Two Thursday by C. Martin Stepp
C. Martin Stepp is a new author and is currently working on a series of humorous detective novels. The books feature private investigator Hitchcock Brown. “Walking Backwards” and “Two Thursdays” are currently published. A third novel “Deadbolt” is in the works and should be published soon. Find him online on his Website.
Buy Two Thursdays on Amazon
Hitchcock Brown is a private investigator. In Two Thursdays, the Chief of police asks him for his help rooting out a major drug problem in Cincinnati. It’s a problem which may involve members of his own department. They both learn it involves a lot more than that. As the story develops, Brown finds himself becoming involved with seedy police informants, a crooked cop, a prison inmate and a roadie for a rock band that everyone calls “Knucklehead.” The novel builds to a fantastic conclusion which involves a myriad of characters. Throughout the book, Hitchcock Brown to maintain his wry sense of humor.
TWO THURSDAYS By C. Martin Stepp. Amazon: 146 pages; $9.95.
C. Martin Stepp’s “Two Thursdays” is the follow -up novel to his first book “Walking Backwards.” Both books feature private investigator Hitchcock Brown. While I am generally a fan of detective stories, I can’t remember the last time I read one quite like this. Author Stepp’s humor is so dry, you almost have to re- read some passages before you realize how funny it is. Like a fine wine, it might take two or three servings before the effects start to kick in.
I’ve read a lot of books that go out of their way to hook you in after a few sentences. “Two Thursdays” takes a decidedly different approach. Stepp almost seems to go out of his way to tell you that you are reading a boring story. While the day to day life of the main character Hitchcock Brow n is not all that interesting, it does lead to a story that would not be possible without the rich character development. The private investigator has the almost obligatory friend in the police department. In this case, it is the Chief of Police Derrick C. Guildford. Most people call him “Grildpork” due to his obvious affinity for barbeque. The relationship between Brow n and his friend Grildpork humorously develops throughout the novel.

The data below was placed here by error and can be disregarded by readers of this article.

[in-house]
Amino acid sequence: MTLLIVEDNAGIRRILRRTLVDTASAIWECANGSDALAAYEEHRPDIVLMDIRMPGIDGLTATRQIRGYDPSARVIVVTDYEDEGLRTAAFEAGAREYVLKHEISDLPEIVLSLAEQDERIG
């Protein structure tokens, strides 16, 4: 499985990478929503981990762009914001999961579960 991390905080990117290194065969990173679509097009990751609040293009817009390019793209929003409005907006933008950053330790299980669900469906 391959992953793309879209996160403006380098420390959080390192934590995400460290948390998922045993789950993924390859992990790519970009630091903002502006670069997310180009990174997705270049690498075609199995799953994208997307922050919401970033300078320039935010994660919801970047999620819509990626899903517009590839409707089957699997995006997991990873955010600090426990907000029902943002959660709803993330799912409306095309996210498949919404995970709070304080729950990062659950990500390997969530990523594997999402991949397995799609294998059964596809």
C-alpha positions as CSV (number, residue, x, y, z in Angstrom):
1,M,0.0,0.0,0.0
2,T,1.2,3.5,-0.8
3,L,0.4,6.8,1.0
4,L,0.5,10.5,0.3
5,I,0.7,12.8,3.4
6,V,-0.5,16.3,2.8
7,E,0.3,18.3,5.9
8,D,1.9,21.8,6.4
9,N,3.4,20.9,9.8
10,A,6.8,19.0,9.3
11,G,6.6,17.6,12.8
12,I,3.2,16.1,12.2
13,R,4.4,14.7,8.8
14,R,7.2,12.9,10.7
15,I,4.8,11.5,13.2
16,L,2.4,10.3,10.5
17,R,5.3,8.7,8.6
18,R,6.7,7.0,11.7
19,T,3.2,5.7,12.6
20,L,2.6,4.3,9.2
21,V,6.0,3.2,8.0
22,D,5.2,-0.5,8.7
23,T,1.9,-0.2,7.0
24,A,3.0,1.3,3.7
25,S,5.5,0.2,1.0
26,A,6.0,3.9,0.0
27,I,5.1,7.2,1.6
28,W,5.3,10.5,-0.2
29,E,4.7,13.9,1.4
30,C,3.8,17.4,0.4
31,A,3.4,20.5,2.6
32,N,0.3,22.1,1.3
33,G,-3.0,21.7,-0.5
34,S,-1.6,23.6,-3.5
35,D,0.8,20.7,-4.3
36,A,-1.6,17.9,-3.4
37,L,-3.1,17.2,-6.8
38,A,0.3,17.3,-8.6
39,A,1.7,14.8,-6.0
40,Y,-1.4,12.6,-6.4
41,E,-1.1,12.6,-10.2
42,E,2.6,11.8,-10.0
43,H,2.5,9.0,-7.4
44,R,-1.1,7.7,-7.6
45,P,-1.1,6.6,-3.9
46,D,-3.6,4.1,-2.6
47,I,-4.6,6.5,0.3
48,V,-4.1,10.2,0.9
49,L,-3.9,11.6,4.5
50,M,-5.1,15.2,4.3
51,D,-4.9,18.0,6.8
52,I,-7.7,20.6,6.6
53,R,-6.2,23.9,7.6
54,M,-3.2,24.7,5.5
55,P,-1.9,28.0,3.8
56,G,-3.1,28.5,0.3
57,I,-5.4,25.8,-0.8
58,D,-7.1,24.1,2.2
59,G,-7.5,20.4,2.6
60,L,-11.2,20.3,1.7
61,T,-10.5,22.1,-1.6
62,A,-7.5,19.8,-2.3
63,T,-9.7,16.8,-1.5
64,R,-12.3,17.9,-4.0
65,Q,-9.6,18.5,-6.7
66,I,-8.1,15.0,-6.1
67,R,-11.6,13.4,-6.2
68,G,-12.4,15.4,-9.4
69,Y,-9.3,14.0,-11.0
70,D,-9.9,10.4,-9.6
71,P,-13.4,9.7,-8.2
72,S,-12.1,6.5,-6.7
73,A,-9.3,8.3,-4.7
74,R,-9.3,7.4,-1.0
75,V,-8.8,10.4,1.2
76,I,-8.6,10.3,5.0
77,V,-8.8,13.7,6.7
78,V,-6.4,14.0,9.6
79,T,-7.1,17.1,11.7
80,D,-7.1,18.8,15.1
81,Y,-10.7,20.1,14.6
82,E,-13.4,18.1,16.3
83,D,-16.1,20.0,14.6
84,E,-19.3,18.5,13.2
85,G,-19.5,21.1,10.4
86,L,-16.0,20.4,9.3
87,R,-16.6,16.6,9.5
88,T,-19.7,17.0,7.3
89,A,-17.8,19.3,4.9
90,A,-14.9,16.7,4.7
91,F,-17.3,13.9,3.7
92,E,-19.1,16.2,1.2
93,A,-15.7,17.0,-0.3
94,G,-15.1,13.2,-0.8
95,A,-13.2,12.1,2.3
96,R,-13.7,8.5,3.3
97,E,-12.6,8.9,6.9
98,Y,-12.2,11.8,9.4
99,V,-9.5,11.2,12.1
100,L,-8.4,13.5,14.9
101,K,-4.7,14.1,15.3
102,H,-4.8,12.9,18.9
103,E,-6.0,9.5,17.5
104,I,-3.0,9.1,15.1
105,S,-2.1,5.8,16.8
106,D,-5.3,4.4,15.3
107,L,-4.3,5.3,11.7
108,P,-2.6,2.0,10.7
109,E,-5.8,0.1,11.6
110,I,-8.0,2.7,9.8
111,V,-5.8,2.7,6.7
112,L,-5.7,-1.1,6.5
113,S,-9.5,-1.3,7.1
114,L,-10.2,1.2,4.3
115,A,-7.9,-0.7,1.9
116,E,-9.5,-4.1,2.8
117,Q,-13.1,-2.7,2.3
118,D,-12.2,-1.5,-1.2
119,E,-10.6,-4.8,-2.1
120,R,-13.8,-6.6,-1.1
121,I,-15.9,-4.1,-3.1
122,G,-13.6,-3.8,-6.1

Just as he manages to lull you into a false sense of normality, Brow n takes a hard left turn and reinvents himself as a struggling record producer. His friend Grildpork thinks his friend has lost his mind and Brown finds himself in some situations he couldn’t possibly imagine. The story starts to veer off in numerous directions. I started to wonder how Stepp could possibly bring the disparate elements together without spinning off numerous sequels. New characters are introduced, new story lines are developed and some of them spin off as if they never existed at all. As I started to think that the book would self-destruct into some vision of an impossible future, Stepp brings it all back together for a fantastic conclusion.
I don’t want to spoil the ending for anybody that has not yet read the book. For a story that seems to start with a mundane dialogue, it certainly ends up with a bang. On its own “Tw o Thursdays” stands out as a breakthrough novel. I would recommend reading “Walking Backwards” first. I am anxiously awaiting the next book in this series.
Ridgeway not only had most of the best criminal minds in the greater Cincinnati area under his thumb, he also had a lot of the cops in town in his pocket. I’m not just talking about the Cincinnati Police Department, which was now firmly under Grildpork’s control. Ridgeway had operatives in all of the county Sheriff’s departments, townships and local municipalities within a hundred mile radius of the city. You would have to look long and hard to find a chink in the suit of armor Ridgeway was now wearing. I was going to have to target this guy like the exhaust vent on the Death Star in the original Star Wars movie.
I started shuffling through my notes and the cards I had collected last night. I came across my card that I had given to Frizz with his number on the back. I didn’t think it would hurt to call Stan Grossman to see if he knew any rock bands that were looking for a roadie. I flipped through a legal pad on my desk and located his number. I wasn’t even keeping a file on my computer regarding this case anymore. At least handwritten notes can be destroyed. I found the number and dialed up Grossman.
A receptionist answered the phone. I said: “Stan Grossman pleases.” She asked: “May I tell him who is calling?”
I said: “Sure. Tell him it’s Barry Summers.” She put me on hold and I heard the terrible music again. I think they had changed it. It was even worse this time. It sounded like an Egyptian rap band trapped in a Laundromat. A female vocalist came in that sounded like somebody was trying to strangle a cat. I held the receiver away from my ear until I heard a click that would indicate I was being connected to Stan.